‘Prince Avalanche’ Movie Review – Surprisingly Thoughtful
I’ve said it once (or twice, or three times), and I’ll say it again: it all boils down to the characters and the story. David Gordon Green’s (Pineapple Express) minimalistic comedy seems to have no story (which I’ll contradict later), but the great performances and quirky friendship between the two leads (played by Paul Rudd and Emile Hirsch) makes the film feel refreshing. If nothing else, the comedy is unlike most comedies you’ve seen.
Set in 1988 across a fire-wrecked Texas landscape, Prince Avalanche doesn’t seem like a tough movie to describe. It’s about two wacky guys, one named Alvin (Rudd) and the other named Lance (Hirsch), who have the painstaking job of relining the urban highway traffic lines. The two are connected in another way, too, because Alvin has an on-again-off-again relationship with Lance’s sister.
During their work “adventures” – if you want to call it that – the two develop an odd relationship between themselves and each other. The mundane task of clearing debris and painting lines becomes a weird coming-of-age-like tale that takes a more serious turn among all the silliness.
One good sign is that I can’t picture any other actors playing the two vital roles. Rudd struck me as a shoo-in before I even saw the movie, but I was curious to see Hirsch. That may contribute to why I think Hirsch is both the funnier and more dynamic performance. Both are fabulous, but Hirsch one-ups even Rudd.
The movie can be described as a coming-of-age tale (or perhaps growing-up tale), a bromance, and even a ghost story. I like the idea of the ghost story because one of the main themes is that “love is a ghost.” When this theme comes to a more literal fruition, the real story emerges. Nothing seems to be happening for the duration of the movie – there’s plenty of talking and not a whole lot of substance. However, a deeper realization does eventually occur. For a movie that seems plotless, this subtle climax hits you like a sack of potatoes.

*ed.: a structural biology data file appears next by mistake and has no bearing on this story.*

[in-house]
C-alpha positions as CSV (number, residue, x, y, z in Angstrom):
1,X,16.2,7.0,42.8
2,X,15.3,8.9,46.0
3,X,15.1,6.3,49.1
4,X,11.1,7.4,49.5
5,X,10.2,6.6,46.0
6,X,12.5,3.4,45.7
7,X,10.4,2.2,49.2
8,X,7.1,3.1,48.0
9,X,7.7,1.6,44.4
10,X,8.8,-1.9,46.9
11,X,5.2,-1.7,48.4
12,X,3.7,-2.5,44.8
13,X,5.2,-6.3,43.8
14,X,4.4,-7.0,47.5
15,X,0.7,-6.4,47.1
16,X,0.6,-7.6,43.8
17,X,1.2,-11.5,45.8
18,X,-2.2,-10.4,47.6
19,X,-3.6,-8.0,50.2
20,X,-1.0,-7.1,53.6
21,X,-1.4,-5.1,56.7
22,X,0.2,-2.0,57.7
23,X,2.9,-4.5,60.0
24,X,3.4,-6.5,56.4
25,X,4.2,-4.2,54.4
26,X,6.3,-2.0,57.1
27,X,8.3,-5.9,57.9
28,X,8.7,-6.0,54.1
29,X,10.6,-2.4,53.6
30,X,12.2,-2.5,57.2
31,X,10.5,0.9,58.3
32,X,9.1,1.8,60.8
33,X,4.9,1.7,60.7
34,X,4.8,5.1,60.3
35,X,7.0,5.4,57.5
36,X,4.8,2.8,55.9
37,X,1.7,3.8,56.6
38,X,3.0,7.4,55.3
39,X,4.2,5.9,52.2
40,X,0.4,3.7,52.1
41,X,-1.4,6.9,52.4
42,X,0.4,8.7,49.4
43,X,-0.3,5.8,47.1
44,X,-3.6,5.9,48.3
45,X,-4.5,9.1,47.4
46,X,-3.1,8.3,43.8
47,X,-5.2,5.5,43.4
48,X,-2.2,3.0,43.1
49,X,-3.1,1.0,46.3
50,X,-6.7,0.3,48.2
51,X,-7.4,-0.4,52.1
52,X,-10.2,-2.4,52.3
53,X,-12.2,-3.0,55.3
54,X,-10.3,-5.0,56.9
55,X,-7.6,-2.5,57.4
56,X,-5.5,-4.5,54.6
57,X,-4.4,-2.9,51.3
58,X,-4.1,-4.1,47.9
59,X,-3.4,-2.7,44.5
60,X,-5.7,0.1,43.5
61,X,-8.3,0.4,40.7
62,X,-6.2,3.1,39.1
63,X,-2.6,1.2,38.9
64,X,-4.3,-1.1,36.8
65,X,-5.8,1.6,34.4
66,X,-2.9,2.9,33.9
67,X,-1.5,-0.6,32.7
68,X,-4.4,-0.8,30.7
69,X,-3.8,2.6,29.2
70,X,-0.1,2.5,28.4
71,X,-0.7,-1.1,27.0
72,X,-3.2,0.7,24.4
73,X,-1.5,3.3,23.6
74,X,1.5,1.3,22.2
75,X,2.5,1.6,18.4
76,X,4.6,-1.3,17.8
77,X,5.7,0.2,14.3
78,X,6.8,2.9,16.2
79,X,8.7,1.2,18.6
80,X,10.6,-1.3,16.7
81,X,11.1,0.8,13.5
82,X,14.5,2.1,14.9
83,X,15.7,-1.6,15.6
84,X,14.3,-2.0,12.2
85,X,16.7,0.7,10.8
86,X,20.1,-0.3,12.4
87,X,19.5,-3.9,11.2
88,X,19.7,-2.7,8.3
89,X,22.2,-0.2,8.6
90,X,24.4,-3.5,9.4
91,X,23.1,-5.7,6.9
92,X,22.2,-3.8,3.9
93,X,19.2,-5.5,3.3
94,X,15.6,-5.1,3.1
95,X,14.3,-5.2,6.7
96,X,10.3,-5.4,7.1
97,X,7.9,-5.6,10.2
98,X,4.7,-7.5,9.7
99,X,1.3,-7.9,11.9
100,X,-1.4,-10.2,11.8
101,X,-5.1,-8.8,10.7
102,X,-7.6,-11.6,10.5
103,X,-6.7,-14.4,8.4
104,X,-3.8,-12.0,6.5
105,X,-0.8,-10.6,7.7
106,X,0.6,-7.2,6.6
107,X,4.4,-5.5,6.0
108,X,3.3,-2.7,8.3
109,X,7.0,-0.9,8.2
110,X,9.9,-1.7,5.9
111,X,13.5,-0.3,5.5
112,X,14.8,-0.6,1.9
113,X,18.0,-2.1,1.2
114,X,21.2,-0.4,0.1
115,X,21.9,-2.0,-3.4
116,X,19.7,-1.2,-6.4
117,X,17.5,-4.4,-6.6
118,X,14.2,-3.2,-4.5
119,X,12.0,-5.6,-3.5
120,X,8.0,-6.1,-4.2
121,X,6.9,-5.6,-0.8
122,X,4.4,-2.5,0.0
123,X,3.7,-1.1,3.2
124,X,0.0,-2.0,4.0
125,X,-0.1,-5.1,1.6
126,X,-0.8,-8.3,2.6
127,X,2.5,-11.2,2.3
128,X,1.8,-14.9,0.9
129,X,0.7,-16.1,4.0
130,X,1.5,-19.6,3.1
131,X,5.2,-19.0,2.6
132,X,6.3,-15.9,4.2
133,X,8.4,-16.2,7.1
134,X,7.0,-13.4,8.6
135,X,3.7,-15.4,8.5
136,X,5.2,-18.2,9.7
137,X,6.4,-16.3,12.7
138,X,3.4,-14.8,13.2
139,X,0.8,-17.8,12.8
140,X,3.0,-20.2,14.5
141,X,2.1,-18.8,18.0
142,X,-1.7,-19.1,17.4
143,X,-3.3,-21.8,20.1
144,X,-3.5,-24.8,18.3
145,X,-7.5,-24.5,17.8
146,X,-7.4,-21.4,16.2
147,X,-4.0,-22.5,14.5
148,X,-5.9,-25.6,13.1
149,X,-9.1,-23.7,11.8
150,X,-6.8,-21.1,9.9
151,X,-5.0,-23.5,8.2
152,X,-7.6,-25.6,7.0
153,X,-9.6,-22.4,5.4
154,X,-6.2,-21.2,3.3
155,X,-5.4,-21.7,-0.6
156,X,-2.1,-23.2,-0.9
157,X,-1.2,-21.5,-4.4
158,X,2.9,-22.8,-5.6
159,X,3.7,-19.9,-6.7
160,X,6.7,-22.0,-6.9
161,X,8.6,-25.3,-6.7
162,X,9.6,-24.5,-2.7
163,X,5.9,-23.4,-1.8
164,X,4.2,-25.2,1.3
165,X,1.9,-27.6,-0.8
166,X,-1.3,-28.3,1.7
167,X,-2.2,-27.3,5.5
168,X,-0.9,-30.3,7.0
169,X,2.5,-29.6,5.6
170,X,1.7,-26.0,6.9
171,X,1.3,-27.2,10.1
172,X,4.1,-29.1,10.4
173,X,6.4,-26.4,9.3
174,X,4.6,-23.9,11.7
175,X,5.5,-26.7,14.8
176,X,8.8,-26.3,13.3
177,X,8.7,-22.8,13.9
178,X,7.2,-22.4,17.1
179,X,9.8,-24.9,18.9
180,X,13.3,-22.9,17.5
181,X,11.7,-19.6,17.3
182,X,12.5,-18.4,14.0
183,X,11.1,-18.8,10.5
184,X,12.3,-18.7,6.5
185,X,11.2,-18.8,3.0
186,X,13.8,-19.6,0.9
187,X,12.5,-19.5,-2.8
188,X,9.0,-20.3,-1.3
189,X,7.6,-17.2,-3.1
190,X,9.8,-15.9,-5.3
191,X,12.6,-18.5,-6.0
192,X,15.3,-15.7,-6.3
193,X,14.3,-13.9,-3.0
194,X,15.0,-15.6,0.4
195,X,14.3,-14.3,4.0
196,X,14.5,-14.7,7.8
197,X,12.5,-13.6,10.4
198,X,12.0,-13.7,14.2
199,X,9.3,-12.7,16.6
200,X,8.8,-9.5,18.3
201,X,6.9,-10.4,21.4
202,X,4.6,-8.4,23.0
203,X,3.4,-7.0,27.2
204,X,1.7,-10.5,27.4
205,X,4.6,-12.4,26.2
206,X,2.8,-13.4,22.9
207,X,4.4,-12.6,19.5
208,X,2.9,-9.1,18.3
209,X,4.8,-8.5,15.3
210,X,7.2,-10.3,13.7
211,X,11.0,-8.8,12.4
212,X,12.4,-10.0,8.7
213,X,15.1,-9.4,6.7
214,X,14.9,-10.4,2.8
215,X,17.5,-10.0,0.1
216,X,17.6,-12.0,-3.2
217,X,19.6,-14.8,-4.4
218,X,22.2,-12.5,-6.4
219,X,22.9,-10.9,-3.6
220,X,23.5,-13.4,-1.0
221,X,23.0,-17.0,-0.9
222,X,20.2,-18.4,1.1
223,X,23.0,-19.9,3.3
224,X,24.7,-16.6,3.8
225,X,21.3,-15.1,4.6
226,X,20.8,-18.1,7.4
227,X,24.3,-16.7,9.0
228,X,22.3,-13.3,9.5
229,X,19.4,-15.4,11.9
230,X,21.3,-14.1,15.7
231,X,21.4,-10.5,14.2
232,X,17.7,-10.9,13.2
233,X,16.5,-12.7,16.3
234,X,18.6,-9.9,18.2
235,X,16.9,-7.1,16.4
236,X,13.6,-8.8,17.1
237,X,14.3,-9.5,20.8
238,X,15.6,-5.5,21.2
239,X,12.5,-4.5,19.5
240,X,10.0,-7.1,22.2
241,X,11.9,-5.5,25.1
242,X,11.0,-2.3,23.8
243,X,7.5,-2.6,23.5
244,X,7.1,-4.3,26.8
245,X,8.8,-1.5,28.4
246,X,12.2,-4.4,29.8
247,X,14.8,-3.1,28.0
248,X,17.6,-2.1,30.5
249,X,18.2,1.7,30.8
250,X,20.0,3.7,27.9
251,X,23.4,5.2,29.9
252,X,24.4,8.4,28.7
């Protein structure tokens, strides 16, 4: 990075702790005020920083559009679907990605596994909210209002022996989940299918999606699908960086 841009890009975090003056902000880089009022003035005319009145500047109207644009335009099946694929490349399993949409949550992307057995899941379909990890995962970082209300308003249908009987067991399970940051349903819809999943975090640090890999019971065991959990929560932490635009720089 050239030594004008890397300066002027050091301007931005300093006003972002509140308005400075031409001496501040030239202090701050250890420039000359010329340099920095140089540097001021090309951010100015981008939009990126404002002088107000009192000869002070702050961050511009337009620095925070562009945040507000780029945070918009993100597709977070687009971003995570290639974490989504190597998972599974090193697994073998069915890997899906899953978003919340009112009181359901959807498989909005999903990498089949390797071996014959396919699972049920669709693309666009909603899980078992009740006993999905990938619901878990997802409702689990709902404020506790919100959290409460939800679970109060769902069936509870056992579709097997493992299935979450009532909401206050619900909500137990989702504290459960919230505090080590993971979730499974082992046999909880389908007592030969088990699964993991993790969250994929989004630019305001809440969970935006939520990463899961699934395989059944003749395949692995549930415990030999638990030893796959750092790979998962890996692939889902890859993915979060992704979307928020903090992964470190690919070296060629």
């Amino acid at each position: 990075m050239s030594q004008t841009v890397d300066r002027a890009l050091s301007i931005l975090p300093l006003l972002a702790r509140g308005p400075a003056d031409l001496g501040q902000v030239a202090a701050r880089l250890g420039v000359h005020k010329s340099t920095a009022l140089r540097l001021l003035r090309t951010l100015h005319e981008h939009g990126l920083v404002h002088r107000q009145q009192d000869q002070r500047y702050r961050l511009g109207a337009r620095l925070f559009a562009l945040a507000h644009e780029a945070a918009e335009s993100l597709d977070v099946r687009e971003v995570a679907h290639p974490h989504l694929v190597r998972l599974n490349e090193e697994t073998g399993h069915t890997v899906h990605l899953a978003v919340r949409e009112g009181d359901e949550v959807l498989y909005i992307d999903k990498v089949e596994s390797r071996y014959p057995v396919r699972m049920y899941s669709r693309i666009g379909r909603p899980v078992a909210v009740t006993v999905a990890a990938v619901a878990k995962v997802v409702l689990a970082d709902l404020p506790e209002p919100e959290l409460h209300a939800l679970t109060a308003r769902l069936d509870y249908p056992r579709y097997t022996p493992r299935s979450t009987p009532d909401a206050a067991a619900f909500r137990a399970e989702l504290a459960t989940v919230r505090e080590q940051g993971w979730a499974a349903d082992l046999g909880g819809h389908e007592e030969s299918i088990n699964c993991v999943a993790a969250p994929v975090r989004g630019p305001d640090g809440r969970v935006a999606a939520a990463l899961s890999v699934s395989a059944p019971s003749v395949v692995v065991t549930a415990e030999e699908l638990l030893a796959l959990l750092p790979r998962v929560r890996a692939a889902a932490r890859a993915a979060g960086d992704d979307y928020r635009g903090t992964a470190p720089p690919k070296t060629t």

Quirky, awkward, and weird are terms easily thrown around with plenty of comedies. However, peculiar may be the best way to describe David Gordon Green’s Prince Avalanche. Easily comparable to a “bottle episode” in your favorite TV series, the movie appears to have been shot in just a few days (16 to be exact) in a few locations. This isn’t necessarily a bad thing, though, because the movie achieves what it probably set out to achieve. Whether that be this idea that “love is a ghost,” friendship keeps you going, or never give up, I’d argue it’s all relevant. Rudd and Hirsch nail their performances to make this a surprisingly thoughtful film about seemingly thoughtless characters.
Prince Avalanche is available On Demand and in limited theaters starting today. Check it out if you get the opportunity.
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